www.napoleonguide.com /leaders_pitt.htm   (288 words)

  
 William Pitt
The son of Pitt the Elder, the Earl of Chatham, William Pitt was almost born to be prime minister.
Pitt stood unsuccessfully for the parliamentary seat of Cambridge University in 1780, but the next year was returned as MP for Appleby in Cumbria at the age of 21.
William Bentinck, Duke of Portland 1783 and 1807-9 Tory
www.number-10.gov.uk /output/Page161.asp   (1028 words)

  
 William Pitt the Younger
W. Rayment / -- Pitt the Younger was born the son of a famous Parliamentary figure (1759).
Pitt was a gifted speaker and debater who could weave strong arguments to buttress his points in mere moments and deliver them with a verve and sparkle that no figure of the time could equal.
Pitt's ideas were far seeing, but he was often confronted with recalcitrant forces that prevented them from being implemented, including the emancipation of Catholics, especially those in Ireland, a program, which if implemented at the time might have prevented many conflicts in the future.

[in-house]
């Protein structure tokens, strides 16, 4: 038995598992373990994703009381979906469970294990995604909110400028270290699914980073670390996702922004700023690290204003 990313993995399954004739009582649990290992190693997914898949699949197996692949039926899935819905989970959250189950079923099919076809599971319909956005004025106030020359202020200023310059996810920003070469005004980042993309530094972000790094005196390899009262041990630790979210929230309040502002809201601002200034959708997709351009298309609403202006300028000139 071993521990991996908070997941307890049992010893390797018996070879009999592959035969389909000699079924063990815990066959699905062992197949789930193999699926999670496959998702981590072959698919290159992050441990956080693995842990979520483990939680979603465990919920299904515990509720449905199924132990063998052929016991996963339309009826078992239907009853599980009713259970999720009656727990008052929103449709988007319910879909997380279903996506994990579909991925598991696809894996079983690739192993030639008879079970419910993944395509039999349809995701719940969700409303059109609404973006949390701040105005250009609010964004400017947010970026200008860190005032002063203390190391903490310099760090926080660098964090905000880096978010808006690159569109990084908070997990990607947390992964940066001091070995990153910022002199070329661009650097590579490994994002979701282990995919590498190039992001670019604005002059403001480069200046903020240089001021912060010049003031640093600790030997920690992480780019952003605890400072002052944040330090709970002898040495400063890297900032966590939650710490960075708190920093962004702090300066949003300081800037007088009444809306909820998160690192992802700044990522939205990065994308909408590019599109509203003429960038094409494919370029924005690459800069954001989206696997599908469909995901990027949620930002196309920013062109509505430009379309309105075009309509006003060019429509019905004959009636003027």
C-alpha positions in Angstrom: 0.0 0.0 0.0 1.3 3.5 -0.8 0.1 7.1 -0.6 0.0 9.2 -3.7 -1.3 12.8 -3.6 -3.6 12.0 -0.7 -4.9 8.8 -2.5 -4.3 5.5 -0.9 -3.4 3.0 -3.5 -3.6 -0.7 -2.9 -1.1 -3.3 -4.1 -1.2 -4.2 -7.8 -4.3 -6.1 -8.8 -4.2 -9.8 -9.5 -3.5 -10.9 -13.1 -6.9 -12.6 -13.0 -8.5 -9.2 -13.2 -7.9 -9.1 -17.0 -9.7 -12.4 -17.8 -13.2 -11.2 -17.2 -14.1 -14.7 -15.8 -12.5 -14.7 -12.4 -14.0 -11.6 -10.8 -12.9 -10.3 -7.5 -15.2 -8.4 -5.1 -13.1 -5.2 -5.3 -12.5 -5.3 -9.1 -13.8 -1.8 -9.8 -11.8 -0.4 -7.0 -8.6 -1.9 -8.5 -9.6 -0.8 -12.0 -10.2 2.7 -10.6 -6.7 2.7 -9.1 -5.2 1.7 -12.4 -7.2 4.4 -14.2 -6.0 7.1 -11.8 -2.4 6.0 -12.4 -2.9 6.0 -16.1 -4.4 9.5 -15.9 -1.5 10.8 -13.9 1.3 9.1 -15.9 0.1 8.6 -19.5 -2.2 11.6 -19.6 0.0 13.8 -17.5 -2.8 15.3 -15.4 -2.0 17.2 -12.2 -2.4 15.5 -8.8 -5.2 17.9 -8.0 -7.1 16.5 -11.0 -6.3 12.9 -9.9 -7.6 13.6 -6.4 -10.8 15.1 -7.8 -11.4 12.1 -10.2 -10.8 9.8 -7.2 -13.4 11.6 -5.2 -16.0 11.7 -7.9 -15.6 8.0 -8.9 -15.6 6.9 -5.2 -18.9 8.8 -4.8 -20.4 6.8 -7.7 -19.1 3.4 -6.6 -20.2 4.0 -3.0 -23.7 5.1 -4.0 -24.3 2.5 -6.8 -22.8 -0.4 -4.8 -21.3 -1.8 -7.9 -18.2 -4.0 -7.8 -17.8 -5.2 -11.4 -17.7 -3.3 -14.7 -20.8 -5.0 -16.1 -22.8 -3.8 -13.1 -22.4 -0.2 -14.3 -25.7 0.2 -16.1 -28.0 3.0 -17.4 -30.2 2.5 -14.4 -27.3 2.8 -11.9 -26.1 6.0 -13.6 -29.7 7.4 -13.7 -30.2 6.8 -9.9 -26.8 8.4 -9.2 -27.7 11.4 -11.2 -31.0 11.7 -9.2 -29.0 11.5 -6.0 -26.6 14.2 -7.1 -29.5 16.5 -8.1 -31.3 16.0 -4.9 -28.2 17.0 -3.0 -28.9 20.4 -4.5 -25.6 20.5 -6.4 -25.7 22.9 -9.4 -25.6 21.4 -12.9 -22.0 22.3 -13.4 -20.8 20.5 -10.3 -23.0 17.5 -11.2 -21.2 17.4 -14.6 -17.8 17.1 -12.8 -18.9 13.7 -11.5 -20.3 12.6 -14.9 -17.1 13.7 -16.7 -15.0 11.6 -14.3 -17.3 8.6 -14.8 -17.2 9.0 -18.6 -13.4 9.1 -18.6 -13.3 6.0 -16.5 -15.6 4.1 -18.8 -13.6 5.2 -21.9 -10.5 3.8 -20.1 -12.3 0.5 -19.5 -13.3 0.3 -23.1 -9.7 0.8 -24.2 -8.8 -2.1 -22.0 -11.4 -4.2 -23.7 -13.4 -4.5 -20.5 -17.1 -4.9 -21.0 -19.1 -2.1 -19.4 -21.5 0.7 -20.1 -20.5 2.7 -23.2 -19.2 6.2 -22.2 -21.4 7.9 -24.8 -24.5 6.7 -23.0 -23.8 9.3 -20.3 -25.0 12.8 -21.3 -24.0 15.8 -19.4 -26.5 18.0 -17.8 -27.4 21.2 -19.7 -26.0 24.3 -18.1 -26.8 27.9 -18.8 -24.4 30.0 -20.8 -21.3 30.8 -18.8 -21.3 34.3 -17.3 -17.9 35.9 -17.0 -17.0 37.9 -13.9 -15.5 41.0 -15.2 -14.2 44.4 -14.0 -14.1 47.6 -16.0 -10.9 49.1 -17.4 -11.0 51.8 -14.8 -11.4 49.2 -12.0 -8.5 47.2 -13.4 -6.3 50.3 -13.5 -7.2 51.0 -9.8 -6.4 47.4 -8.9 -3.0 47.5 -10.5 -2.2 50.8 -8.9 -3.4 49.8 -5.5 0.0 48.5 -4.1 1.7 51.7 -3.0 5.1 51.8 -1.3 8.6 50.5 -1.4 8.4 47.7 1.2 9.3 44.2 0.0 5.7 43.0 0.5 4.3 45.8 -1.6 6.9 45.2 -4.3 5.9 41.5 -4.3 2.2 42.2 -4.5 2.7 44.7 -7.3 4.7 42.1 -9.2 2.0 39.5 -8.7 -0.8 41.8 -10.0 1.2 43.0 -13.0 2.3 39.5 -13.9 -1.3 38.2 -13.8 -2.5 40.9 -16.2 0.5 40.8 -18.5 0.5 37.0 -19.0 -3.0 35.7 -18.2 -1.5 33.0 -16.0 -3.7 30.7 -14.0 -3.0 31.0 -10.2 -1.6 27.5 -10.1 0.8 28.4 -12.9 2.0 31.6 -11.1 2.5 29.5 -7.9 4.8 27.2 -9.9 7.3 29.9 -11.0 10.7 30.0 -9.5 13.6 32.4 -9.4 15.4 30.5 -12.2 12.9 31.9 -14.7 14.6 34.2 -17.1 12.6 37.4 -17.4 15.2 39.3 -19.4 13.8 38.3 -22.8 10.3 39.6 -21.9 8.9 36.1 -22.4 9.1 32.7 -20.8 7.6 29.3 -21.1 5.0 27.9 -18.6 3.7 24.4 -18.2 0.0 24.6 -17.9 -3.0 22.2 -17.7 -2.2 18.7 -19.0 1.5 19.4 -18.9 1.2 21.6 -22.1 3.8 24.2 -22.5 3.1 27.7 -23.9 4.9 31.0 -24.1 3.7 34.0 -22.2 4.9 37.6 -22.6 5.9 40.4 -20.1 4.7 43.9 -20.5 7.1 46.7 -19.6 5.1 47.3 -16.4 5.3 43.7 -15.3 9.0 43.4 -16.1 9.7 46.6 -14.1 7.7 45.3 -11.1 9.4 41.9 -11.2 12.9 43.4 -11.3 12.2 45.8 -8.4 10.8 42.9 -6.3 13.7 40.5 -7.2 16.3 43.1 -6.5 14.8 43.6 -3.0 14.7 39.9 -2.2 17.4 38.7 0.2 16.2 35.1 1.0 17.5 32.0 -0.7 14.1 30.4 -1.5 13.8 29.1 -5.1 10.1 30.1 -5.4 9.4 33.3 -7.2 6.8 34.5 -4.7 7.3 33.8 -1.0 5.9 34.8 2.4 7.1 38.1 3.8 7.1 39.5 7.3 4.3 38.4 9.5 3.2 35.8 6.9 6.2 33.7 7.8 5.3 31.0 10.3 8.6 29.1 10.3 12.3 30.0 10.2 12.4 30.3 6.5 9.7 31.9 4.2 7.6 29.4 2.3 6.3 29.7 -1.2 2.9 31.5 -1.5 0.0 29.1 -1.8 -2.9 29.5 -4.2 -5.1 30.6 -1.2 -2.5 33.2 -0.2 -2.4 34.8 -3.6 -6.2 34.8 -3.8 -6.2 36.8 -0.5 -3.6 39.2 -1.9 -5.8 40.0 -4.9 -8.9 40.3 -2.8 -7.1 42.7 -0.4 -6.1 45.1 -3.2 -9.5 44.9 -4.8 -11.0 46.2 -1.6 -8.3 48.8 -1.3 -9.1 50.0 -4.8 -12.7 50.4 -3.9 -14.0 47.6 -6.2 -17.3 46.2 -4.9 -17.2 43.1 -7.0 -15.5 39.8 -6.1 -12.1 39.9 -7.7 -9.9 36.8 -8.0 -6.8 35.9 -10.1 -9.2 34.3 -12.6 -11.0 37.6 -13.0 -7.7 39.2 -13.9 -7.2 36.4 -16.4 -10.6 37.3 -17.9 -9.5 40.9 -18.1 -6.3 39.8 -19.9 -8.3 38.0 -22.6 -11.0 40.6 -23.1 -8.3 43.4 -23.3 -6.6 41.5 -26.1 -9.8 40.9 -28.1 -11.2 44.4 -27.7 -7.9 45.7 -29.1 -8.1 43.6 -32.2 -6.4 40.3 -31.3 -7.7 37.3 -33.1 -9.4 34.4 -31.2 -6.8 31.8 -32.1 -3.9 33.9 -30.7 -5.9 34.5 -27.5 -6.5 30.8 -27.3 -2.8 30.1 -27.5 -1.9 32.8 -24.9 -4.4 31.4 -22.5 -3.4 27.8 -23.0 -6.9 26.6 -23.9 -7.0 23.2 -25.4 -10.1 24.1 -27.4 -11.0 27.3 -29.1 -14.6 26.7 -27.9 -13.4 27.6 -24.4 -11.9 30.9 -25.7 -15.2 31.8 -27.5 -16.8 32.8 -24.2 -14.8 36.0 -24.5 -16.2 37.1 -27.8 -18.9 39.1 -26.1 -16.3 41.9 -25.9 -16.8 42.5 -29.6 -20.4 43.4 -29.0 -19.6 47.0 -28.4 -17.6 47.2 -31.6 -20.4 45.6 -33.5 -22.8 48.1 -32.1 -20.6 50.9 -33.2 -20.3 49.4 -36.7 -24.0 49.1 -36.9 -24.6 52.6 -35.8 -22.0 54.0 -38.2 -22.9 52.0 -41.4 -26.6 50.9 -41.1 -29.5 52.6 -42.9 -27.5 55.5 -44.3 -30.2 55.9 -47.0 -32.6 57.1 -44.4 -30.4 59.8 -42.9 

www.indepthinfo.com /articles/william-pitt-the-younger.shtml   (539 words)

  
 William Pitt (The Younger)
Pitt then became influenced by Charles James Fox the Leader of the Whig Party and he joined in the move to establish peace in the American Colonies and described it as an unjust war.
Fox took the fact that Pitt accepted the post as an act of betrayal and the two became bitter enemies for the rest of their lives.
Pitt was taken aback by the news and the onset of a serious illness came as a consequence.
www.britainunlimited.com /Biogs/PittY.htm   (1113 words)

  
 William Pitt the Younger (1759-1806)   (Site not responding. Last check: 2007-10-22)
William Pitt was the second son of William Pitt, 1st earl of Chatham, a famous statesman of the mid-18th century, whose energy contributed much to Britain's successful prosecution of the Seven Years' War (1756–63) with France.
In September 1780, because of his youth, he failed to secure election to Parliament for Cambridge University but four months later was provided with a seat for Appleby in Westmorland, on condition that he should resign it should his views and those of his patron diverge.